• The Political Failure of a Good Idea

    My Kaiser Health News opinion column is posted today. It begins,

    Few Americans should be satisfied with the way the government pays private health insurance plans that participate in the Medicare Advantage program. Taxpayers pay 14 percent more to insure a beneficiary through the Advantage program than through traditional, fee-for-service Medicare, the program’s “public option.” The new health reform law–the Affordable Care Act–will reduce, but not eliminate, the additional payments to Advantage plans. Medicare beneficiaries are concerned about the reductions in Advantage plan availability and generosity that will result from those payment cuts.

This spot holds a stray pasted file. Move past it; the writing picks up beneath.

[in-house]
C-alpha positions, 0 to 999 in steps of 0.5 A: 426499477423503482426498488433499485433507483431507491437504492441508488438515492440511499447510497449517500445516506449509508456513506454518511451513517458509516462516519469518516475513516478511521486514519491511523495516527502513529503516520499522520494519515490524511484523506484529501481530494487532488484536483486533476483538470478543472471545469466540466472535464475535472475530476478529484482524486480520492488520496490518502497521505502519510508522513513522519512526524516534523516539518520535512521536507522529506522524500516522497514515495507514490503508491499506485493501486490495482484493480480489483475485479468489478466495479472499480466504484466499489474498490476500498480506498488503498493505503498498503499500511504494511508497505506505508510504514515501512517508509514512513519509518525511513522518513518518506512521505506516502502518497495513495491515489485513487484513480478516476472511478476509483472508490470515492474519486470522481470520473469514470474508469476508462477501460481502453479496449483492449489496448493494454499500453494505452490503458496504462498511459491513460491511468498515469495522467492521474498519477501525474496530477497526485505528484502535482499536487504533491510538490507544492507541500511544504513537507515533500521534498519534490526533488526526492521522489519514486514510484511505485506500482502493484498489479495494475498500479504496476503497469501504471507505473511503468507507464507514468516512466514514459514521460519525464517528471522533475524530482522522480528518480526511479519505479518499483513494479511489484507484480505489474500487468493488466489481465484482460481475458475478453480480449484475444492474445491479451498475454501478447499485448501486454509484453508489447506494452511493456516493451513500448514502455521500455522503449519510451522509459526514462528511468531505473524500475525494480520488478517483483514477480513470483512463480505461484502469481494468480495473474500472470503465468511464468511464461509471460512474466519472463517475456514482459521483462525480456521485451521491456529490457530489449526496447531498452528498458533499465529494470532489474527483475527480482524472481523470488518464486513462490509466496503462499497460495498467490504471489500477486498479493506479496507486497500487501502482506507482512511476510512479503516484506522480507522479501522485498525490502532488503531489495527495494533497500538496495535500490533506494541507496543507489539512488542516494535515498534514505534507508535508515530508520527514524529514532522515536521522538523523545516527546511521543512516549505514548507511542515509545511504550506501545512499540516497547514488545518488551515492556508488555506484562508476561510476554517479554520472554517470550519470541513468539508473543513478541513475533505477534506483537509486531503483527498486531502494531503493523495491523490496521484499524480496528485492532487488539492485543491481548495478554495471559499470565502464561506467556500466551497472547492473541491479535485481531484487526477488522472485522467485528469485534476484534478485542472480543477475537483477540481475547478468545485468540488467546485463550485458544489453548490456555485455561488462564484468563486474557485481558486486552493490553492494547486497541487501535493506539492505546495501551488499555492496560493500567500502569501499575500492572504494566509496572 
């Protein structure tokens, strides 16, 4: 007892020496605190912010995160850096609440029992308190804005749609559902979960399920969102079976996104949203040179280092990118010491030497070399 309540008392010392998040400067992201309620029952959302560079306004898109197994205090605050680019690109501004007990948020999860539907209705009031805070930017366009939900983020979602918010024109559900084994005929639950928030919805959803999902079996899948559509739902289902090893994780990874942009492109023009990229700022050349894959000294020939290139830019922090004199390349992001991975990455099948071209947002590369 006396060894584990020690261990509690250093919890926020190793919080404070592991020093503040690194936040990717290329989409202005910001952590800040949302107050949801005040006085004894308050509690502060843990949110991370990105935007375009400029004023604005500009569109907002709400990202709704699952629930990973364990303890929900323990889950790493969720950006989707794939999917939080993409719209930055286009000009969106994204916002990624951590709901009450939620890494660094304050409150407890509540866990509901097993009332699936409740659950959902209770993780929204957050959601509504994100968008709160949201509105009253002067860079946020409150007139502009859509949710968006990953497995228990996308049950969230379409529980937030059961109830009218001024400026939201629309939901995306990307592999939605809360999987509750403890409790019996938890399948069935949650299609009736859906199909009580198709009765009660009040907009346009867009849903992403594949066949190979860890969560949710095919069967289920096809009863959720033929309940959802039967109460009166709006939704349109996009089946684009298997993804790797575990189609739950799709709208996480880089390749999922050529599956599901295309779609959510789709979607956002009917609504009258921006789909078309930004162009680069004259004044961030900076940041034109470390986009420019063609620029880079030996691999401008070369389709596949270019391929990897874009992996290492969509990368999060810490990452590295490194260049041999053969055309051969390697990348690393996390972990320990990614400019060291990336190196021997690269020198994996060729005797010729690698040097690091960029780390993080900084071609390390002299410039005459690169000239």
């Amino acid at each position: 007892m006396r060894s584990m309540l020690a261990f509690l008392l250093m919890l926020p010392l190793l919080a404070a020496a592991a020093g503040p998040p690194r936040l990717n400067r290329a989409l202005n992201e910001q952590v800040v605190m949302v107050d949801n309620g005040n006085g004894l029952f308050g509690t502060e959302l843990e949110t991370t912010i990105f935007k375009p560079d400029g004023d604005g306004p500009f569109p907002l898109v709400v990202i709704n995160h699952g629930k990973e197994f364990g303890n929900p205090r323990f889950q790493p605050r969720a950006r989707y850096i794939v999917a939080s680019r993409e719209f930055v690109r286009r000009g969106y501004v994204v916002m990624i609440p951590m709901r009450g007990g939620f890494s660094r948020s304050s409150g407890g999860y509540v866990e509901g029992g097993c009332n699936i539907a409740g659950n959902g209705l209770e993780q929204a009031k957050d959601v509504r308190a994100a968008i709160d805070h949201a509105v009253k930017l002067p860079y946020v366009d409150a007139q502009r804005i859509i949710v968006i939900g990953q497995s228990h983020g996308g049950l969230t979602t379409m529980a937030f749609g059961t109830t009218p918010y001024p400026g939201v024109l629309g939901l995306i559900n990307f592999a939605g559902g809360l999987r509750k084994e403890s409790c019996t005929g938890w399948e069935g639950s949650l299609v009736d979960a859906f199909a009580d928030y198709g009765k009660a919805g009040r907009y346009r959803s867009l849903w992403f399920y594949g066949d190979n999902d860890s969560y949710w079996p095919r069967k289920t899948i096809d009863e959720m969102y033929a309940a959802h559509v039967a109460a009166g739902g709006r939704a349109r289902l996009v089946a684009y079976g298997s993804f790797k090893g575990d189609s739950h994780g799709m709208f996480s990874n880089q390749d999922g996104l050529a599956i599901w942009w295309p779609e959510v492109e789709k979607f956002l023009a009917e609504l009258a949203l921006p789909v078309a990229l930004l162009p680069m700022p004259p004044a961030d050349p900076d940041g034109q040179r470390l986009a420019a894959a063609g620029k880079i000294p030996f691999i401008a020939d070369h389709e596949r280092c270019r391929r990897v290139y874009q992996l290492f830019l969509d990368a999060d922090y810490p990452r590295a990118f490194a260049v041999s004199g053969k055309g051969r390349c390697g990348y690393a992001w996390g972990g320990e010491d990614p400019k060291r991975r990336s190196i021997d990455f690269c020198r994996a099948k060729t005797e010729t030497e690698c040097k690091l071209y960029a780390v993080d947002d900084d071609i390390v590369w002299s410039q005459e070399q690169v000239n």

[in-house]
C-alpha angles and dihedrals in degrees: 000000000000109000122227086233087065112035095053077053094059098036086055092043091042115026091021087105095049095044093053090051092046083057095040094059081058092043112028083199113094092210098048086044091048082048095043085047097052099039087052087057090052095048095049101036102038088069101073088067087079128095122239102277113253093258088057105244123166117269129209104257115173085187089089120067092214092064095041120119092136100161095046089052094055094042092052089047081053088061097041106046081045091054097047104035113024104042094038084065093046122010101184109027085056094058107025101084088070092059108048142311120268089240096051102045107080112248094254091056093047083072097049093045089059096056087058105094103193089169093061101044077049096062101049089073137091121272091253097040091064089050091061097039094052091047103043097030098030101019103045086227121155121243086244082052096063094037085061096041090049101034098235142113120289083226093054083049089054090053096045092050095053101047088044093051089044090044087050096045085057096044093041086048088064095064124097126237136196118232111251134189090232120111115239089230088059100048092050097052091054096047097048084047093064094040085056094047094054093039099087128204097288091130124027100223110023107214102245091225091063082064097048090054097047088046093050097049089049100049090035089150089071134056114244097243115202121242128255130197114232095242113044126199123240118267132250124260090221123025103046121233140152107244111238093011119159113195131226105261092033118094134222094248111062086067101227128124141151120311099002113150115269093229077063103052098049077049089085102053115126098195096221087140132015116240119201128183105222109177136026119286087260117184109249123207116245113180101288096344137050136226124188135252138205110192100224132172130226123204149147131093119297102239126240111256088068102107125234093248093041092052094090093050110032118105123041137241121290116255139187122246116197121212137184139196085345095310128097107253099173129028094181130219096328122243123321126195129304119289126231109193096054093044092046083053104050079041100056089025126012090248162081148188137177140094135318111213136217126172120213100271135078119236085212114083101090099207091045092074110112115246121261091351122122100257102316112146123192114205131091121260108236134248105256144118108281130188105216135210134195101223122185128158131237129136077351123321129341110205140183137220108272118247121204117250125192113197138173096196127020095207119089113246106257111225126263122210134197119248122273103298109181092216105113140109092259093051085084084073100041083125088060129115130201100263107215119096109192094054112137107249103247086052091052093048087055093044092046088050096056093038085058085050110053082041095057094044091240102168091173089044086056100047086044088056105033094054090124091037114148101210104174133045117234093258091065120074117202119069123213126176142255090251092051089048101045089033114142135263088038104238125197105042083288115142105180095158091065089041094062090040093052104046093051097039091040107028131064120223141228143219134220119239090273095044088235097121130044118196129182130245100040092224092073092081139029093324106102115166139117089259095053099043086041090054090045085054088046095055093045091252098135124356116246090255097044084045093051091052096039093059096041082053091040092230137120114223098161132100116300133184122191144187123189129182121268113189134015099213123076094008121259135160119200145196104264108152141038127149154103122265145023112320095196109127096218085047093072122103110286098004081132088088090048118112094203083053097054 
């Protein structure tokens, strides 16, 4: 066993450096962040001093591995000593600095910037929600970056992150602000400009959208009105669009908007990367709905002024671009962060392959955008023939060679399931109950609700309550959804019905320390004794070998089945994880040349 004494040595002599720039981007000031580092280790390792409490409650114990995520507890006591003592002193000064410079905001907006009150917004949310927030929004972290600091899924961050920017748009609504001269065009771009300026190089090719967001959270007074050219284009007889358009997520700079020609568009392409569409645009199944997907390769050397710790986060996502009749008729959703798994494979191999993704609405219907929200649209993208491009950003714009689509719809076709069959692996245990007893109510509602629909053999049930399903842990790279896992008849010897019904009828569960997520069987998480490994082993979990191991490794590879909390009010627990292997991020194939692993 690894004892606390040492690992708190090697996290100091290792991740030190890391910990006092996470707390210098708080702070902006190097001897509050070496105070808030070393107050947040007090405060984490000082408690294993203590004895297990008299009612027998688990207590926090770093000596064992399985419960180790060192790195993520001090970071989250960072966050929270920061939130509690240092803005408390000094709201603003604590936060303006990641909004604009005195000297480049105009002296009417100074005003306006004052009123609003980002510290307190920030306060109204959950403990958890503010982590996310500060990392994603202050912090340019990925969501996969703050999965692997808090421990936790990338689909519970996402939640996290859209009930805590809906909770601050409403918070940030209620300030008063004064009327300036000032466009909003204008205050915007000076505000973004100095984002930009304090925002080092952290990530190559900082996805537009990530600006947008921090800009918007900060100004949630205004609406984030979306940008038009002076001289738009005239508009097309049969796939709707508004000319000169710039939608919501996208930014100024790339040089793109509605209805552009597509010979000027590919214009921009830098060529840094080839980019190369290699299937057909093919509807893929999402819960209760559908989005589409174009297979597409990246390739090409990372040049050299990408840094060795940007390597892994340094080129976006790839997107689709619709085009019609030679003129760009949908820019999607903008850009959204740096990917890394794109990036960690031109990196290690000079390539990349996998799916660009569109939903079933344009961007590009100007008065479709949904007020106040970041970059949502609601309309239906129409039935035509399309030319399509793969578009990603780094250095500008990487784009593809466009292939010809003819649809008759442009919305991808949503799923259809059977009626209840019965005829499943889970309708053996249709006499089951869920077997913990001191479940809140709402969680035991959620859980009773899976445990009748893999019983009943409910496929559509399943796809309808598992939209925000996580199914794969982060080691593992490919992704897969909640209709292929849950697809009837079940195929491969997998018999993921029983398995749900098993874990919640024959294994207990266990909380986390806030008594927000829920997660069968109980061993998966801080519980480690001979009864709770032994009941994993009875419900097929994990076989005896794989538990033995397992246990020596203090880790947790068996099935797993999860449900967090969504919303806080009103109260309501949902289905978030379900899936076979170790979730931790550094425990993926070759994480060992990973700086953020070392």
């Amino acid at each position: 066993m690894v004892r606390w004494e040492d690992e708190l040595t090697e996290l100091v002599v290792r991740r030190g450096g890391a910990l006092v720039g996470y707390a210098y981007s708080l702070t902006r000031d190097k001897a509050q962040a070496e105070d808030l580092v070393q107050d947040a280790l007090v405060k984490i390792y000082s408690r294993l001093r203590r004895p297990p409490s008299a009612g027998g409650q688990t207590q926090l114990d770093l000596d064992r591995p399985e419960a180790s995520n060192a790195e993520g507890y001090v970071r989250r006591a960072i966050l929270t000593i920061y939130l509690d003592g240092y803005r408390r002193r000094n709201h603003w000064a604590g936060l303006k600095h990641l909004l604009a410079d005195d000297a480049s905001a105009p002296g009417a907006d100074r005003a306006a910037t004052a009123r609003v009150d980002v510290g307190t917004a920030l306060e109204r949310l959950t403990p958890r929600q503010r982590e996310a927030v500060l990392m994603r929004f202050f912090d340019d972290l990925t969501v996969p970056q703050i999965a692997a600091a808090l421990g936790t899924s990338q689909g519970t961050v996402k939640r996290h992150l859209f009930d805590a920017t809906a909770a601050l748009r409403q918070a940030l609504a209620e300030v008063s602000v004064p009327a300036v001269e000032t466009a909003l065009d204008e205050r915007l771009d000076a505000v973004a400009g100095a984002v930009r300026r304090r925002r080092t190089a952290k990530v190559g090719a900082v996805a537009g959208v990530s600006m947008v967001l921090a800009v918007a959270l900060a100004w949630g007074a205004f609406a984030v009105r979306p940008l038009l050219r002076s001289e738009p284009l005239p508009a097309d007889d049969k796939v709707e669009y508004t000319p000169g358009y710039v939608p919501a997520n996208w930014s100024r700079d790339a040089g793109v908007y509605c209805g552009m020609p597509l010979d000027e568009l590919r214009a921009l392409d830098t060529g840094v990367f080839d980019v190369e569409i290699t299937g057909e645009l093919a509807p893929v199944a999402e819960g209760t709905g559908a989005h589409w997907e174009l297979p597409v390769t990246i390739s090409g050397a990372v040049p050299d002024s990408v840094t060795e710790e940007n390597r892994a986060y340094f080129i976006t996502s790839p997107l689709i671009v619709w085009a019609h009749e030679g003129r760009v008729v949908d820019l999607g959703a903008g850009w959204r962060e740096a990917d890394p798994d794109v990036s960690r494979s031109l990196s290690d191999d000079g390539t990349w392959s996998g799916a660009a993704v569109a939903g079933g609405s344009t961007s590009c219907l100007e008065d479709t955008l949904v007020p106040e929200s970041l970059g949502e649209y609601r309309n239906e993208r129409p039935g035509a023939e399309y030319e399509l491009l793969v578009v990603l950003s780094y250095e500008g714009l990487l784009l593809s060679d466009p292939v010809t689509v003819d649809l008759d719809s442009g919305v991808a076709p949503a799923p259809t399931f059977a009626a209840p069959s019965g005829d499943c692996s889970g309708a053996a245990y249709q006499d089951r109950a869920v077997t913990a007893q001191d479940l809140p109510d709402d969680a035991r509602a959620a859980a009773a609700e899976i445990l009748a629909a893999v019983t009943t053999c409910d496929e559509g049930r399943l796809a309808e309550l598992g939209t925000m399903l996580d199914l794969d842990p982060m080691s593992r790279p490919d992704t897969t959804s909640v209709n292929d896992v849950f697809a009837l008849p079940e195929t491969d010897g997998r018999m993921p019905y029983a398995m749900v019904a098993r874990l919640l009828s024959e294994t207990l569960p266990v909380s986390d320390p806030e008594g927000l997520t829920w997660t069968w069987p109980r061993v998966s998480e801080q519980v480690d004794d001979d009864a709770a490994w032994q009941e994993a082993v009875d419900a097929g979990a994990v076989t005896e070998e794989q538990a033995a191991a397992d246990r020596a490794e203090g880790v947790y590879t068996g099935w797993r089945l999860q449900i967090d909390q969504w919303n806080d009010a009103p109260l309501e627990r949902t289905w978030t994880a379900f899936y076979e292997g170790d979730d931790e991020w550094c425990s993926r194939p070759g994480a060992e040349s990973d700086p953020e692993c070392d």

It then continues to explain how a competitive pricing payment system–the one that would have been established by the Senate health reform bill–could address concerns of both taxpayers and beneficiaries. Sadly, such a system was only law for a week. The budget reconciliation amendment replaced it with administrative pricing, the very type of system that has caused so much trouble in the program.

    Interested? Read the whole thing.

    • Thanks for following up on the competitive bidding issue. It would have been interesting to see if they really could consistently get prices below conventional Medicare. I am betting that they would end up about 5%-10% higher secondary to higher admin costs, but we will never know.